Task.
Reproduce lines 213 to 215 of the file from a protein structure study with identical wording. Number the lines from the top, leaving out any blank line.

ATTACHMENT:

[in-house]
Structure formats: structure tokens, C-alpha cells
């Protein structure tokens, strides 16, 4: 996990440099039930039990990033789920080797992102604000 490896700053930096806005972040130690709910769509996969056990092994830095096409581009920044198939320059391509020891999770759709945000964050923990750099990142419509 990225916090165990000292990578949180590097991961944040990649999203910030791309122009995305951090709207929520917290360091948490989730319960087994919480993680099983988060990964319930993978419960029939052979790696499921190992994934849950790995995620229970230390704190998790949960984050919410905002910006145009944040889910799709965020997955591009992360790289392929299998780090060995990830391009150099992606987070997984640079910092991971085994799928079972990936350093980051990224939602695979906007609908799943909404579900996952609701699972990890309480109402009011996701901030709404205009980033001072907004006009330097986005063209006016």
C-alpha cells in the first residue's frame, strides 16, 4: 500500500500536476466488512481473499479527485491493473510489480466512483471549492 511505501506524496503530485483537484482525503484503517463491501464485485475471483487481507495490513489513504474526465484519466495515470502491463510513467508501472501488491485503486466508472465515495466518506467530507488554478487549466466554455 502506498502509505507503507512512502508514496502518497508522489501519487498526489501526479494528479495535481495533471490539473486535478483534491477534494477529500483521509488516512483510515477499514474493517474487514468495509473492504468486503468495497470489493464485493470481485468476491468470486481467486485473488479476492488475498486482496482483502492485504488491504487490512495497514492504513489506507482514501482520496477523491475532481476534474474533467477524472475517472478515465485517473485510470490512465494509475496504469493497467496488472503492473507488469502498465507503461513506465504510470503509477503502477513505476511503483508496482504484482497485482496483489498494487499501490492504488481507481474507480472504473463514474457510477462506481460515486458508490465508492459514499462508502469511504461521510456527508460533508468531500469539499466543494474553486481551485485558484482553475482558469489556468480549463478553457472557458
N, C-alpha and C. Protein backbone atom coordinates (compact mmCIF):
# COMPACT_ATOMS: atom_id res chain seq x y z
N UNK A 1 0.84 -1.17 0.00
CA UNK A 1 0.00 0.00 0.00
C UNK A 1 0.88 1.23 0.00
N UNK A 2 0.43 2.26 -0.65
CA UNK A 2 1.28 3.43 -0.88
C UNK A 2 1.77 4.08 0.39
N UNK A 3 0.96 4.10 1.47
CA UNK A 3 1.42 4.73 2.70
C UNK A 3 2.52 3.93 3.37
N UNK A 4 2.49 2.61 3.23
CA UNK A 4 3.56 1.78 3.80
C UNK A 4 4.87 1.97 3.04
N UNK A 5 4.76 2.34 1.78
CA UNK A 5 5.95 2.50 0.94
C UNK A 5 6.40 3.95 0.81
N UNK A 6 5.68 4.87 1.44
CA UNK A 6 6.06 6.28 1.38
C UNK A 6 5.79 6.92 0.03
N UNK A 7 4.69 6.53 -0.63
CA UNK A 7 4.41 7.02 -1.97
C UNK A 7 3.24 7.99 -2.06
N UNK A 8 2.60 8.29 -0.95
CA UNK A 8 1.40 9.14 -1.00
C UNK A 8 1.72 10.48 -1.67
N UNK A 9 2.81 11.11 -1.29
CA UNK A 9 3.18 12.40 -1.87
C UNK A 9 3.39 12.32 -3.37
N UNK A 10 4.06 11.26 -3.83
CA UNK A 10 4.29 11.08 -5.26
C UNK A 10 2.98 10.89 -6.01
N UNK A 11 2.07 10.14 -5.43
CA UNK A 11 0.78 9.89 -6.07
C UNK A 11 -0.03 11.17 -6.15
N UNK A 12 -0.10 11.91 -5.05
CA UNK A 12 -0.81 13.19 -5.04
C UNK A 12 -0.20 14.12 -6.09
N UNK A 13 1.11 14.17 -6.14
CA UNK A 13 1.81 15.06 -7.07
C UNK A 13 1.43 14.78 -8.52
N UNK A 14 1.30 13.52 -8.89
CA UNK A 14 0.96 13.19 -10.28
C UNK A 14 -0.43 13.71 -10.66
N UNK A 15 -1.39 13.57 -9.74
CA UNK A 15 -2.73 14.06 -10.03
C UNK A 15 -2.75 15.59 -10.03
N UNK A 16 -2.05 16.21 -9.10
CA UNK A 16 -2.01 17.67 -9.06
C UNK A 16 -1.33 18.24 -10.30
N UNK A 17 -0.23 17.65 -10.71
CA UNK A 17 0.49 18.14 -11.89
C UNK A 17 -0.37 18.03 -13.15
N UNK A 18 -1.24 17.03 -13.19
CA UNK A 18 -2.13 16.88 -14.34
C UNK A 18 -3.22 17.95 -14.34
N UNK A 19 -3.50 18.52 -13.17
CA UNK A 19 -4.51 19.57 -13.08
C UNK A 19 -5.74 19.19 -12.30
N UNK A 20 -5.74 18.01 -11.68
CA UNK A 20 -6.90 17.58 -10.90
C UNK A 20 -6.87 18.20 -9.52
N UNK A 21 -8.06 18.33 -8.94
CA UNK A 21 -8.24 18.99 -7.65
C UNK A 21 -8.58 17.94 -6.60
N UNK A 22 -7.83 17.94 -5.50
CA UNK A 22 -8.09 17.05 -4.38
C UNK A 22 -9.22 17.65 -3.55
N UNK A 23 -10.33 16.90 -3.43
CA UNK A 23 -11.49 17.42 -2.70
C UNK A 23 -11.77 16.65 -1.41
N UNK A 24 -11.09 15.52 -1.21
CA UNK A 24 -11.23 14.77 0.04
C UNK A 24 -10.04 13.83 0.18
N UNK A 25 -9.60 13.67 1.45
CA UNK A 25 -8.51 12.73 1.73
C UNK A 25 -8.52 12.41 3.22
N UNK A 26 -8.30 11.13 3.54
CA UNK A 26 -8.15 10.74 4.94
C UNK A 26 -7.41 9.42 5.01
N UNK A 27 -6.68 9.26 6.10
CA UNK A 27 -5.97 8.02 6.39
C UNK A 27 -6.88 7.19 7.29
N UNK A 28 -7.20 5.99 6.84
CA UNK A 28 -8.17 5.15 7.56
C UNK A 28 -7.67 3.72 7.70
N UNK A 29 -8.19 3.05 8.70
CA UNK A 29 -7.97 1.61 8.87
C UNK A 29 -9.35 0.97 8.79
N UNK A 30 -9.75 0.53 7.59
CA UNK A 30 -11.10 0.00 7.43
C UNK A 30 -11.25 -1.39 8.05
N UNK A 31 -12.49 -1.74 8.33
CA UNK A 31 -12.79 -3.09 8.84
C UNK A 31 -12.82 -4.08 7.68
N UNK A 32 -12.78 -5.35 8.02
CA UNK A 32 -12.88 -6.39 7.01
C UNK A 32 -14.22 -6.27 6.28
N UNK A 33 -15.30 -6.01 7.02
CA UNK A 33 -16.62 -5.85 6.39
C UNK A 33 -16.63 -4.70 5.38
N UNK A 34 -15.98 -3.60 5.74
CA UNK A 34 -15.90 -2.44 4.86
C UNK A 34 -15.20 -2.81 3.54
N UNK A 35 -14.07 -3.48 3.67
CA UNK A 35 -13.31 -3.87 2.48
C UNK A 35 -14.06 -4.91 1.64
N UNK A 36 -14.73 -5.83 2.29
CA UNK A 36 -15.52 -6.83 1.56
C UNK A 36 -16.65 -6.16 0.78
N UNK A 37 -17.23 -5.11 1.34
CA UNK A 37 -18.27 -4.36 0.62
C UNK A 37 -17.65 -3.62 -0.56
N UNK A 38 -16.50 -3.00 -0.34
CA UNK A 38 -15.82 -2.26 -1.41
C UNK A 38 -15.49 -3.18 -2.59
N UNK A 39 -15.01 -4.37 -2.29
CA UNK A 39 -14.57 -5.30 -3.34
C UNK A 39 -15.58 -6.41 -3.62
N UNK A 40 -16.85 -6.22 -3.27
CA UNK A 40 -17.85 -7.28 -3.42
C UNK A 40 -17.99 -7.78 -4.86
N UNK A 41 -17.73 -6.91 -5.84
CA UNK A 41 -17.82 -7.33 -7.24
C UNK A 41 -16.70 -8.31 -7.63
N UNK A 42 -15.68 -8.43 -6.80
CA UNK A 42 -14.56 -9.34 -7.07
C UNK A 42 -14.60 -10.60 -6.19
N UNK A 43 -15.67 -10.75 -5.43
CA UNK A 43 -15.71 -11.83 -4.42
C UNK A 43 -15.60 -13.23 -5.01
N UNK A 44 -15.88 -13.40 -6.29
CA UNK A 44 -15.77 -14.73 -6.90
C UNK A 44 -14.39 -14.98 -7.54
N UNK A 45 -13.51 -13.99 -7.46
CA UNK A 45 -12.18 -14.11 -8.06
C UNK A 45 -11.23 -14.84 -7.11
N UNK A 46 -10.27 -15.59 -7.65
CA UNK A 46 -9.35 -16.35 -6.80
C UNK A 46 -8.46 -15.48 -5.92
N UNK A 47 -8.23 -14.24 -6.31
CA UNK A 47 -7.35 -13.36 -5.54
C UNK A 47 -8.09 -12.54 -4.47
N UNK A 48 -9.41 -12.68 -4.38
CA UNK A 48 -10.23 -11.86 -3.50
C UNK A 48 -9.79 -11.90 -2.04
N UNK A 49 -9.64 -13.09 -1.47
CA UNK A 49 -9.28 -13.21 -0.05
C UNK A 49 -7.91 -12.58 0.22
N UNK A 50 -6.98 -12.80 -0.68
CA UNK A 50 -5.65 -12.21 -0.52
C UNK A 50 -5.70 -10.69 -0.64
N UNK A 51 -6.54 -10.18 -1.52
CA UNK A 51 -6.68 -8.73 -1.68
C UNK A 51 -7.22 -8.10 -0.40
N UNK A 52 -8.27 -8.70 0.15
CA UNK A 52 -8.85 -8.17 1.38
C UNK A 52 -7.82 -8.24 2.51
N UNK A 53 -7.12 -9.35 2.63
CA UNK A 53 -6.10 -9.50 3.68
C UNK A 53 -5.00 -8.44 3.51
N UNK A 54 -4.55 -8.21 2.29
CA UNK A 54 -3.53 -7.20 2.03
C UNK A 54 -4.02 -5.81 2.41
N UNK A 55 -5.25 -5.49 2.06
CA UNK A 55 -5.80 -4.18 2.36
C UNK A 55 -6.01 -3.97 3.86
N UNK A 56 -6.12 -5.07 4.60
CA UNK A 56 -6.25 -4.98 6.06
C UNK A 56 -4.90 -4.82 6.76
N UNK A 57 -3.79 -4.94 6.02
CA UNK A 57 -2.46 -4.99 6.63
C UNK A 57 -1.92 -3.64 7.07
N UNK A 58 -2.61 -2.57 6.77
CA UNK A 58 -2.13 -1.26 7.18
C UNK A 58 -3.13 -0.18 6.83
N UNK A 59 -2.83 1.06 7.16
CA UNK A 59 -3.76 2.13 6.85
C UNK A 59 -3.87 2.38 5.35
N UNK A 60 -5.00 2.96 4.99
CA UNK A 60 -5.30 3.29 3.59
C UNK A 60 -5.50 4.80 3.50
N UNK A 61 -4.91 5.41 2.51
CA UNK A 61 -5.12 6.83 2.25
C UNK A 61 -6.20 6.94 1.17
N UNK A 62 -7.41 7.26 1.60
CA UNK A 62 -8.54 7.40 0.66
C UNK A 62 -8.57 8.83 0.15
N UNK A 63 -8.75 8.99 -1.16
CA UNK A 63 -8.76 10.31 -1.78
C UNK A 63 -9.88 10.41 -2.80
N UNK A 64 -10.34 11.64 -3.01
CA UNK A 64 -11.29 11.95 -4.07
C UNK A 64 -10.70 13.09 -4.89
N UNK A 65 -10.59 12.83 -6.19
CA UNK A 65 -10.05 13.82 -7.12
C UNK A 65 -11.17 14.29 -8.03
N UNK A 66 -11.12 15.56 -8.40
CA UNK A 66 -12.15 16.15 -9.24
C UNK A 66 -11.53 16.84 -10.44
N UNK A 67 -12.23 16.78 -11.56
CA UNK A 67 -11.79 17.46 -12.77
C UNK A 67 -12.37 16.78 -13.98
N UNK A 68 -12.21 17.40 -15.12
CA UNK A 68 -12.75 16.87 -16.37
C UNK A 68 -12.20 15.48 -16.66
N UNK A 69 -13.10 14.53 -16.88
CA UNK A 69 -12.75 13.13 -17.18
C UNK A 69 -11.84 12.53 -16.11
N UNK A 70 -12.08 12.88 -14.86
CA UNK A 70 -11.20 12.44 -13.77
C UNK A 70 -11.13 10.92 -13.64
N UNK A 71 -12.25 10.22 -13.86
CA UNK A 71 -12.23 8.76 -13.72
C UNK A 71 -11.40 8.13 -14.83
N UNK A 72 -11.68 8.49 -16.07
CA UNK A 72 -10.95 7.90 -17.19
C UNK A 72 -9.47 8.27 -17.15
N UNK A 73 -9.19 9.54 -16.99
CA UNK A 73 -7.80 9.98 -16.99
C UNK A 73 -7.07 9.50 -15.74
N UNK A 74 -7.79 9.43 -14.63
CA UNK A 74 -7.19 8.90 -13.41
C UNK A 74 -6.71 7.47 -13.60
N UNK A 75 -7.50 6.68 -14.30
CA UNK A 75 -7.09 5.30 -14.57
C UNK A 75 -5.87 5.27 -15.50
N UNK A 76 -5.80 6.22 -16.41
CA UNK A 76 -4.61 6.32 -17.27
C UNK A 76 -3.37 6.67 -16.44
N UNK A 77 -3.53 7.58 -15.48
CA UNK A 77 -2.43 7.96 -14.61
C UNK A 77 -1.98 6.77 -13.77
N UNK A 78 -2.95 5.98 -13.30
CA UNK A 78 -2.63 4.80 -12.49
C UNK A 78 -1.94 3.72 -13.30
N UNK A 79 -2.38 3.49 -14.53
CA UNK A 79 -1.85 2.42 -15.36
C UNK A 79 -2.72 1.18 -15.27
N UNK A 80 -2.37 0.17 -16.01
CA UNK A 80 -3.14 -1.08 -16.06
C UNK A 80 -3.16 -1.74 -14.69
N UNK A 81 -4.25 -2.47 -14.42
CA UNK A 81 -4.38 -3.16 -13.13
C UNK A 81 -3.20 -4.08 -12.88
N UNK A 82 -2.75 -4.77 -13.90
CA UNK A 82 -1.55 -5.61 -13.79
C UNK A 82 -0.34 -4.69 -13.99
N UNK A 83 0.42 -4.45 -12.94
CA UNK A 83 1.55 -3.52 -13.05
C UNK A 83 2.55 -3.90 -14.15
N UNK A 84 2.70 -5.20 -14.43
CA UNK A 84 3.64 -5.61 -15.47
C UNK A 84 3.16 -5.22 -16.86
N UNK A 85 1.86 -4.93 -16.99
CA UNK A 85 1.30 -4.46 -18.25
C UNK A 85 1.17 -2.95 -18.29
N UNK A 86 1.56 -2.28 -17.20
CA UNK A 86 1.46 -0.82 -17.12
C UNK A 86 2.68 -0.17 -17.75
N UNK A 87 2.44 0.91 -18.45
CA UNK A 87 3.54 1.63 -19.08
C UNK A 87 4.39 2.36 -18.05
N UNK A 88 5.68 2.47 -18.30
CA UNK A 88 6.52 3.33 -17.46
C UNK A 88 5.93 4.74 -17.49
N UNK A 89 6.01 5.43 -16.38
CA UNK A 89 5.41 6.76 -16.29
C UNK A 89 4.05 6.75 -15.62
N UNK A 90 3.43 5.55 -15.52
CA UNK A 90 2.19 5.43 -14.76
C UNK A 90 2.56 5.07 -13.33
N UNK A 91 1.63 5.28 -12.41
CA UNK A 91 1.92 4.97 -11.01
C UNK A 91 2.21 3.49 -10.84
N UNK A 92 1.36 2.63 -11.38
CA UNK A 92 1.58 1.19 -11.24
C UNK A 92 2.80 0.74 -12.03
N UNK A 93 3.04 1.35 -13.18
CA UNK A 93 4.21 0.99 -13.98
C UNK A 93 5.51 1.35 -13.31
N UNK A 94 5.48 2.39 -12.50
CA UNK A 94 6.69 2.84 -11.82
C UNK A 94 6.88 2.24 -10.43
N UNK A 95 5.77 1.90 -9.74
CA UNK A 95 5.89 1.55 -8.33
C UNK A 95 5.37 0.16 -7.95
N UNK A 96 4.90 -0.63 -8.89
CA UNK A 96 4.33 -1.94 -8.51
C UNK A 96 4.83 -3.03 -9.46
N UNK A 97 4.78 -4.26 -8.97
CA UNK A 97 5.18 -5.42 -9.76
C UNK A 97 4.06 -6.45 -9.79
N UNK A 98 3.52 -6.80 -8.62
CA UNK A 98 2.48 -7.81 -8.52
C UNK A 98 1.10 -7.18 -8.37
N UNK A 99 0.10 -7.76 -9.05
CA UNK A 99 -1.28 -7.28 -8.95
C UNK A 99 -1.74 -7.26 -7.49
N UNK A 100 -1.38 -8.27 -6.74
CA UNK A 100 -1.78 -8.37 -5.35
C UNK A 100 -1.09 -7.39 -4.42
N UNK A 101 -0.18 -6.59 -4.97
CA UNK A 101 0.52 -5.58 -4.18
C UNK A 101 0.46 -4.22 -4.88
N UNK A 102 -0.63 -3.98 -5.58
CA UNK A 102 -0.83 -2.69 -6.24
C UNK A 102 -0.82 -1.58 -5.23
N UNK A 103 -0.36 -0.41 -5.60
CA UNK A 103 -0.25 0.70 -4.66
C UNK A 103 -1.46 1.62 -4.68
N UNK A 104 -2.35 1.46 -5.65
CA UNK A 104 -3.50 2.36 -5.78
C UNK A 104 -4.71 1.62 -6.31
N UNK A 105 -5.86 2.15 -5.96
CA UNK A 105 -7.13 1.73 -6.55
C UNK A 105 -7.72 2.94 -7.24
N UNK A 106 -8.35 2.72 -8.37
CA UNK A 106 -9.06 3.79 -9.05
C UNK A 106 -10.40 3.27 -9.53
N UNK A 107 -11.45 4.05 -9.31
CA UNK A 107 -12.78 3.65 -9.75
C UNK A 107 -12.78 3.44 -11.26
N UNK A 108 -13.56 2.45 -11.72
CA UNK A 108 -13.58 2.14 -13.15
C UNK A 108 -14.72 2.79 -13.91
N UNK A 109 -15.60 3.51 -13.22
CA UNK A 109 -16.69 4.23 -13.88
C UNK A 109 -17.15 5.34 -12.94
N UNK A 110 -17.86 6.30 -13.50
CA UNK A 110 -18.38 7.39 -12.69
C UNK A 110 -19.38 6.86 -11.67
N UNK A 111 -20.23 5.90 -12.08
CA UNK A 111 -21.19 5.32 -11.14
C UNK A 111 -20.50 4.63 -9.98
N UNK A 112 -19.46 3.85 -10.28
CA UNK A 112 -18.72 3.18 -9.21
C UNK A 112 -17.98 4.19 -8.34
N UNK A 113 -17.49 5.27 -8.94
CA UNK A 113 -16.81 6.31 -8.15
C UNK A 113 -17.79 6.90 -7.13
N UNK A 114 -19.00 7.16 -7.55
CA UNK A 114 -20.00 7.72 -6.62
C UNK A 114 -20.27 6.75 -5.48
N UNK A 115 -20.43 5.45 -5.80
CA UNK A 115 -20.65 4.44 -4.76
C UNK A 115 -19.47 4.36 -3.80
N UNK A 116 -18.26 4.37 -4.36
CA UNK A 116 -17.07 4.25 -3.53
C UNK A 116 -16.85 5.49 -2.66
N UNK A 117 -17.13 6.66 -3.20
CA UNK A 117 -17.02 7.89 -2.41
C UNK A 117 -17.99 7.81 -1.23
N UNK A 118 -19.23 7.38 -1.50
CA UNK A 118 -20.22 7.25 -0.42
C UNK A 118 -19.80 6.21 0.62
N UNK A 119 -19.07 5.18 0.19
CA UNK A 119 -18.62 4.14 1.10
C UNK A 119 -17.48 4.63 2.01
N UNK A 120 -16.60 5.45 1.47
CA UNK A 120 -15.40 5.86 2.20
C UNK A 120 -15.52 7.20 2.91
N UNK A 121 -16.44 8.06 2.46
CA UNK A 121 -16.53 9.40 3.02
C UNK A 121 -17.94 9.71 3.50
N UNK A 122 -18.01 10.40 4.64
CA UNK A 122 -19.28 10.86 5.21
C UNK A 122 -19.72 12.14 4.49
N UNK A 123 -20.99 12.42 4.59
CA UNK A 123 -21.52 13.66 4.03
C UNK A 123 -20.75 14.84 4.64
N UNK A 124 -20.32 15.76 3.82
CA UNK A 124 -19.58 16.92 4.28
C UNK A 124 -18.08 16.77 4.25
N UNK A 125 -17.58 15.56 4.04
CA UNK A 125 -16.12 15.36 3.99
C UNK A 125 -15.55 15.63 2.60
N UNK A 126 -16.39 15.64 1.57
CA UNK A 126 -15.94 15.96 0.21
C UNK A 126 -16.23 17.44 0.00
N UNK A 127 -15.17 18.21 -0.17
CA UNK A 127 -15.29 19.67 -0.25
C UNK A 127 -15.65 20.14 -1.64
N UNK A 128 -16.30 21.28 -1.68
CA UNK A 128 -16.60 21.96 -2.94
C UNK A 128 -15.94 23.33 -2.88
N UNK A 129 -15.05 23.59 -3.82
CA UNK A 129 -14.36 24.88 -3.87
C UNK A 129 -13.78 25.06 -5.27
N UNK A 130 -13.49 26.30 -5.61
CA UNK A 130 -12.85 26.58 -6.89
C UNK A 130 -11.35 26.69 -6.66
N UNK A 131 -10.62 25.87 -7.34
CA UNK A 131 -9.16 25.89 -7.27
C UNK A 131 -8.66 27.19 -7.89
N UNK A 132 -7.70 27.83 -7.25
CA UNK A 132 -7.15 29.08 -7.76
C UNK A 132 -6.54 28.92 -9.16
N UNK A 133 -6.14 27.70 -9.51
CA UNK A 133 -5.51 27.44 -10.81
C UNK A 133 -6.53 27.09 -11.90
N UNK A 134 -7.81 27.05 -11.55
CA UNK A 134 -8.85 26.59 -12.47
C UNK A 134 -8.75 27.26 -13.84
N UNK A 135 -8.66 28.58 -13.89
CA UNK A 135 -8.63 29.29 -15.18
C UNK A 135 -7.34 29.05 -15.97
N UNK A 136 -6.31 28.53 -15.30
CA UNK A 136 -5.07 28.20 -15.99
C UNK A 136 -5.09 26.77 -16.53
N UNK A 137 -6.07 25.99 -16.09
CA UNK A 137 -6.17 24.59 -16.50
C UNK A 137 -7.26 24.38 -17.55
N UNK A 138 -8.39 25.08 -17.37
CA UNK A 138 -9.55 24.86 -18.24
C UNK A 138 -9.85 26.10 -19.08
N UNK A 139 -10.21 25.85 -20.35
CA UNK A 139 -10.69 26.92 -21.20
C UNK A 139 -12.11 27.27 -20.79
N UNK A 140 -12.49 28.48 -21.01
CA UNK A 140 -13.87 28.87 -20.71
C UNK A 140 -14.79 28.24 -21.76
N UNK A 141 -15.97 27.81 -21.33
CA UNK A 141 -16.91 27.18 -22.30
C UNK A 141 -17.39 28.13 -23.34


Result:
C UNK A 69 -11.84 12.53 -16.11
N UNK A 70 -12.08 12.88 -14.86
CA UNK A 70 -11.20 12.44 -13.77